"Father," said his son Charles, "had you not better try and settle these rising disturbances?"

"Not I," replied the jovial magistrate; "let them thrash one another till morning; they like it, and I make it a point never to go between the poor people and their enjoyments. Gadzooks, Charley, don't you know it would be a tame and discreditable affair without a row?"

"Yes; but now that they've got drunk, they're cheering you, and groaning my mother."

"Devil's cure to her," replied his father; "if she didn't deserve it she'd not get it. What right had she to send my bailiffs to drive their cattle without my knowledge, and to take duty fowl and duty work from them whenever my back is turned, and contrary to my wishes? Come in till we have some punch; let them shout and fight away; it wouldn't fee the thing, Charley, without it."

They found an exceedingly lively scene in the large parlor of the inn; but, in fact, every available room in the house was crowded. Then, after they had looked on for some time, every eye soon singled out the pride and beauty of the assembly in the person of Grace Davoren, whose features were animated into greater loveliness, and her eyes into greater brilliancy, by the light-hearted spirit which prevailed. She was dressed in her new drugget gown, had on her new shoes and blue stockings, a short striped blue and red petticoat, which displayed as much of her exquisite limbs as the pretty liberal fashion of the day allowed; her bust was perfection; and, as her black, natural ringlets fluttered about her milk-white neck and glowing countenance, she not only appeared inexpressibly beautiful, but seemed to feel conscious of that beauty, as was evident by a dash of pride—very charming, indeed—which shot from her eye, and mantled on her beautiful cheek.

"Why, Charles," exclaimed Woodward, addressing his brother in a whisper, "who is that lovely peasant girl?"

"Her father is one of our tenants," replied Charles; "and she was about to be married some time ago, but it was discovered, fortunately in time, that her intended husband was head and leader of the outlaws that infest the country. It was he, I believe, that leaped over the bonfire."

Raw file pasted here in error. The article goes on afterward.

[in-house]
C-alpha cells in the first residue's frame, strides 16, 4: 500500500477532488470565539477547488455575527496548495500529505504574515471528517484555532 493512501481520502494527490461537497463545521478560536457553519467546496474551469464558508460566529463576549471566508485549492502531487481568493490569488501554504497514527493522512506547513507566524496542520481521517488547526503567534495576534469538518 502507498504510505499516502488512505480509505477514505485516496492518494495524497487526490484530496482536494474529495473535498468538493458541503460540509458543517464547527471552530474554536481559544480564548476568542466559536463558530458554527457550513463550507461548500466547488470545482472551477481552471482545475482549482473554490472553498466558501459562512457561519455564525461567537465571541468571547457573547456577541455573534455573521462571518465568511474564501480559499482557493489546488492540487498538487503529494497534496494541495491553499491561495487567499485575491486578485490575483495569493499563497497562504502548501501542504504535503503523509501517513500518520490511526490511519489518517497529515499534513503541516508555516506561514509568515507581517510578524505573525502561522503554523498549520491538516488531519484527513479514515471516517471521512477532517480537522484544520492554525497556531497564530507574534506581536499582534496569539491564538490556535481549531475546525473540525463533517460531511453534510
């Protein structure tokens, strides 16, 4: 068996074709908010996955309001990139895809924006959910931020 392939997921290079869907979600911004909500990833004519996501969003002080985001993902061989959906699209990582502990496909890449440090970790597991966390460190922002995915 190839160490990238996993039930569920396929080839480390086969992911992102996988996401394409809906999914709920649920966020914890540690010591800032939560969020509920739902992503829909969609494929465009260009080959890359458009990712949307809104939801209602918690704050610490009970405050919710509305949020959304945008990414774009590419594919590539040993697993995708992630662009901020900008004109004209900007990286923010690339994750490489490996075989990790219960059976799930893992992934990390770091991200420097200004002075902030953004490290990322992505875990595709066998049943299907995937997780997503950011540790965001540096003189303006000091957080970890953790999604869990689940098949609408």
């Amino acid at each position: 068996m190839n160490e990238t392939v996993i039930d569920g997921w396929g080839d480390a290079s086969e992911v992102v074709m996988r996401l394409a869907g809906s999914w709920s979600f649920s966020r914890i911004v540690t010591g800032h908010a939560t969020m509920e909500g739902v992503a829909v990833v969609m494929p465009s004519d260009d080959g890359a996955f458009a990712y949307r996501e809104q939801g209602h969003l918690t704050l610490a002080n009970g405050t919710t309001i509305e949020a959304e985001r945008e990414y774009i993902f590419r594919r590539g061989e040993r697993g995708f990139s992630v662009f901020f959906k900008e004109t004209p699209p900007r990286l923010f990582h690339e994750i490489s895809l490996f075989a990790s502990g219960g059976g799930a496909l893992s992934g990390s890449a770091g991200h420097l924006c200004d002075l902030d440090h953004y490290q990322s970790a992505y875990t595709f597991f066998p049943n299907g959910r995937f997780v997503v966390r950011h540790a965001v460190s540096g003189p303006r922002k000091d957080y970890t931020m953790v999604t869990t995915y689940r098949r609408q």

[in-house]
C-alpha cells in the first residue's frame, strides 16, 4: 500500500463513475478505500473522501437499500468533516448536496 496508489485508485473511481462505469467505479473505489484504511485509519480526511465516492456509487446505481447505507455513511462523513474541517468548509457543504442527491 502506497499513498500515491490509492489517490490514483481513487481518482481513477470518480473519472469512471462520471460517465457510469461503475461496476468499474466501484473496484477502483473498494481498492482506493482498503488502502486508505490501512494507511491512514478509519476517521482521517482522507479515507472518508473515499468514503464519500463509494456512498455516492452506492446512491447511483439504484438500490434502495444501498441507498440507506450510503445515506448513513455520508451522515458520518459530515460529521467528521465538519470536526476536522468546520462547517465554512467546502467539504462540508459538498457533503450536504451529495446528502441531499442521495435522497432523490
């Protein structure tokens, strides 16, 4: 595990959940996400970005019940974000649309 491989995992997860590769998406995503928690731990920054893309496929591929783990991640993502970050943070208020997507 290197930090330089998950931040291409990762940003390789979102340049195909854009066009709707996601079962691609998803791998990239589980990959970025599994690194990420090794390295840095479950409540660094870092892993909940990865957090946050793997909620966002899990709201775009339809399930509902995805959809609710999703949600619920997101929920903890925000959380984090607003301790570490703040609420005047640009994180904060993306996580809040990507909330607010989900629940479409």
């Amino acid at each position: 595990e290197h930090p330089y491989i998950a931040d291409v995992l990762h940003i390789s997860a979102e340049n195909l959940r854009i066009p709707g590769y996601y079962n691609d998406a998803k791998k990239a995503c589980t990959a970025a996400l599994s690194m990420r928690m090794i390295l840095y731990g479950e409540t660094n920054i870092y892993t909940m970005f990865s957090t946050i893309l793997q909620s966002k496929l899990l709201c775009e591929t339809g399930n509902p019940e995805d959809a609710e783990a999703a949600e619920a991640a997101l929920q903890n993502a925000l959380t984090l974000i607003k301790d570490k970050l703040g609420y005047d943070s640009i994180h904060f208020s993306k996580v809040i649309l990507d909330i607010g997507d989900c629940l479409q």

"Was she fond of him?"

"Well, it is not easy to say that; some say she was, and others that she was not. Barney Casey says she was very glad to escape him when he became an outlaw."

"By the way, where is Barney? I haven't seen him since I came to look at this nonsense."

"Just turn your eye to the farthest corner of the room, and you may see him in his glory."

On looking in the prescribed direction, there, sure enough, was Barney discovered making love hard and fast to a pretty girl, whom Woodward remembered to have seen that morning in Mr. Goodwin's, and with whom he (Barney) had become acquainted when the families were on terms of intimacy. The girl sat smiling on his knee, whilst Barney who had a glass of punch in his hand, kept applying it to her lips from time to time, and pressing her so lovingly toward him, that she was obliged occasionally to give him a pat upon the cheek, or to pull his whiskers. Woodward's attention, however, was transferred once more to Grace Davoren, from whom he could not keep his eyes—a fact which she soon discovered, as was evident by a slight hauteur and affectation of manner toward many of those with whom she had been previously on an equal and familiar footing.

"Charles," said he, "I must have a dance with this beautiful girl; do you think she will dance with me?"

"I cannot tell," replied his brother, "but you can ask her."

"By the way, where are my father and the rest? They have left the room."

"The landlord has got them a small apartment," replied Charles, "where they are now enjoying themselves. If you dance with Grace Davoren, however, be on your good behavior, for if you take any unbecoming liberties with her, you may repent it; don't imagine because you see these humble girls allowing their sweethearts to kiss them in corners, that either they or their friends will permit you to do so."